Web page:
March 2017 Editor's Note: This post was originally published in September 2016 and has been updated for accuracy and comprehensiveness.
This post was contributed by Dr. Thomas Simpson, Ph.D., Executive in Residence for the Department of Economics and Finance at Cameron School of Business, UNC-Wilmington. The piece is based on research found in the recently published Economic Barometer. Economic Barometer is a quarterly snapshot of local, regional and national economic trends produced by the UNCW Swain Center economic and financial team.
Yields on benchmark Treasury securities have been plumbing historic lows but the outlook for the federal budget deficit, and associated Treasury borrowing pressure, keeps worsening.
The chart below shows the yield on the 30-year Treasury bond, which has been bouncing around 2.25 percent of late, something unthinkable just a decade ago.
Meanwhile, the nonpartisan Congressional Budget Office (CBO) has updated its long-term budget outlook based on spending and taxation embodied in current law. That forecast envisions even larger fiscal deficits as far as the eye can see, resulting in an ever-rising claim of deficits on the economy (GDP). This owes primarily to health care and social security entitlements that balloon with an aging population.
Moreover, the CBO projections do not include election-year promises to boost infrastructure spending, sweeten social security benefits and expand subsidies for higher education. Even without these election-year add-ons, CBO projects that marketable federal debt will rise in relation to GDP from the current 75 percent - already unprecedented for a peacetime U.S. economy - to 144 percent over the next 30 years.
This is comparable to Greece a few years ago, when it faced a catastrophic debt crisis that continues to depress its economy.
Clearly, the fiscal trajectory is unsustainable and places the United States in a position in which it could be forced to default for the first time in our history - an anathema to our founding fathers. In these circumstances, why are investors so complacent and long-term yields so low - that is, why aren’t investors insisting on compensation in the form of higher yields for the risky outlook? Either investors are fairly confident elected officials will confront the runaway fiscal situation, bringing the budget under control and avoiding default, or they are focusing only on the near-term, ignoring prospects for a fiscal collapse later on.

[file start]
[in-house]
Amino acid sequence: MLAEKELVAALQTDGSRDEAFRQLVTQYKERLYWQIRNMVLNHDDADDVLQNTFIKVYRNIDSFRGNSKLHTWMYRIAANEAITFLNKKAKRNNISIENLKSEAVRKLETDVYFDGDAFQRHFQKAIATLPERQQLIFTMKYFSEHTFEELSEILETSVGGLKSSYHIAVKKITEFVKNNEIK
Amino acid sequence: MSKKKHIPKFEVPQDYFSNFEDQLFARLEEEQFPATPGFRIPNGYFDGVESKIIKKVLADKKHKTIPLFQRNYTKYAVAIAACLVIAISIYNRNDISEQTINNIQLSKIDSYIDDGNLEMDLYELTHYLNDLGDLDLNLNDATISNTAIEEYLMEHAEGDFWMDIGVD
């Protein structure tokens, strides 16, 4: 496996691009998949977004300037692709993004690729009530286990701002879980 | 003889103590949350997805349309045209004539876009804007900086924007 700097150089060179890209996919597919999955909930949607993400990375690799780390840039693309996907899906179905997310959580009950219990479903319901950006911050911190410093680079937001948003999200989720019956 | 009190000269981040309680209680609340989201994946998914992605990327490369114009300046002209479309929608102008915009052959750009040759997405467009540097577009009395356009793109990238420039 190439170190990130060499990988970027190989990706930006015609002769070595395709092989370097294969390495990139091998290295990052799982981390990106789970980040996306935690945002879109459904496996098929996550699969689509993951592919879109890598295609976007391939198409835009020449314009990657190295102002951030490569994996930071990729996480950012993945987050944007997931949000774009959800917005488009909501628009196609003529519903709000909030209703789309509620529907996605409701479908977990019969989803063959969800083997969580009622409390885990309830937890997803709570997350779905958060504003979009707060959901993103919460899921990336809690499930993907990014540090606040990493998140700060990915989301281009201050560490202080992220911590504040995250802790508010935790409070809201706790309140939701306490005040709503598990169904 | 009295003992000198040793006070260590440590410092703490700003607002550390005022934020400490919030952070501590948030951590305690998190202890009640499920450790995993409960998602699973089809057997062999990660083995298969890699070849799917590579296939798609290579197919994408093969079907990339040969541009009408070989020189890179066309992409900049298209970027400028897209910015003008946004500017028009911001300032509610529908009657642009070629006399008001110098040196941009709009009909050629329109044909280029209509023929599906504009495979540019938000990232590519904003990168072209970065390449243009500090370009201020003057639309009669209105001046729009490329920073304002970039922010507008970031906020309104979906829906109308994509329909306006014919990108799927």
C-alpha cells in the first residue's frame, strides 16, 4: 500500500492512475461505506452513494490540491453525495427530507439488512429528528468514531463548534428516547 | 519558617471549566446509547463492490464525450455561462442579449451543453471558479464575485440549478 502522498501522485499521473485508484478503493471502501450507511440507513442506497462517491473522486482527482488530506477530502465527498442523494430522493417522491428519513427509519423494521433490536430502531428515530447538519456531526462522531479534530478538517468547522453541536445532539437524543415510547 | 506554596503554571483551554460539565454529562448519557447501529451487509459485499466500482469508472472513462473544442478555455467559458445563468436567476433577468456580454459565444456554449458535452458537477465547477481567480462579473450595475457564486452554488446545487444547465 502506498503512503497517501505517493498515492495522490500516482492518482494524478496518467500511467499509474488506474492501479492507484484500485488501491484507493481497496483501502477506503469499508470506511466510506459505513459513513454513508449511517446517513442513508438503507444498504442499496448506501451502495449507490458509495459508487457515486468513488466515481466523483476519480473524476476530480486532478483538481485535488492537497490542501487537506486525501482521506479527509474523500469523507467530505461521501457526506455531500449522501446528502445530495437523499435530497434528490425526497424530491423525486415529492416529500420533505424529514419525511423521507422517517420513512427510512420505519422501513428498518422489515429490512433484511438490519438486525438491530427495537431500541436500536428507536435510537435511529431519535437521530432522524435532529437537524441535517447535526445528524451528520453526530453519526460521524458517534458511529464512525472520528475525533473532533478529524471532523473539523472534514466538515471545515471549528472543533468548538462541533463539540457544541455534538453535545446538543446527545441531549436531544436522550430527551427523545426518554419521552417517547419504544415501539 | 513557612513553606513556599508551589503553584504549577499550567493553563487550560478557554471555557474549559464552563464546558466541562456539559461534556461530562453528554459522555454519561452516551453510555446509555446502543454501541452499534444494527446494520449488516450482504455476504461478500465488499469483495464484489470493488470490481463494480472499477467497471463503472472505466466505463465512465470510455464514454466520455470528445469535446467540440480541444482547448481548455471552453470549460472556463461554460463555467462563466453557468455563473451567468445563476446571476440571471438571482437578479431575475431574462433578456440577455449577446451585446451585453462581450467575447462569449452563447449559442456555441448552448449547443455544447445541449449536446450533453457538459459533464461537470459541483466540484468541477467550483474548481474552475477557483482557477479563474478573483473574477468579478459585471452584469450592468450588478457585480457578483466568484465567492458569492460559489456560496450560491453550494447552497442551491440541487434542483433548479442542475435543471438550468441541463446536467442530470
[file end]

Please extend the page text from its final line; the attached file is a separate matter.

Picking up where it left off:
To be sure, some exceptional forces are currently holding down Treasury interest rates. First, inflation has been running very low, and expectations of inflation appear to have drifted lower. Second, the persistently anemic economic expansion of recent years seems to be suggesting that the new normal for the benchmark interest rate - the so-called natural rate of interest - has fallen appreciably in relation to historical norms. Finally, turmoil in global financial markets, most recently ignited by the June 23 Brexit vote, has swollen demand for Treasury debt, as treasuries continue to be regarded as safe havens.
At some point down the road, the tension between soaring Treasury borrowing requirements and investor complacency will need to get resolved. The preferable resolution would come from elected leaders setting aside political expediency and bringing the budget into alignment with our ability to service our obligations. Absent this, market turbulence will be the outcome, either forcing wrenching budgetary actions or - perish the thought - default.
To learn more about the current regional and national economic projections, you are invited to attend Swain Center’s annual Economic Outlook Conference, the region's premier forum for economic activity and forecasts, taking place October 5, 2017. Registration and details coming soon!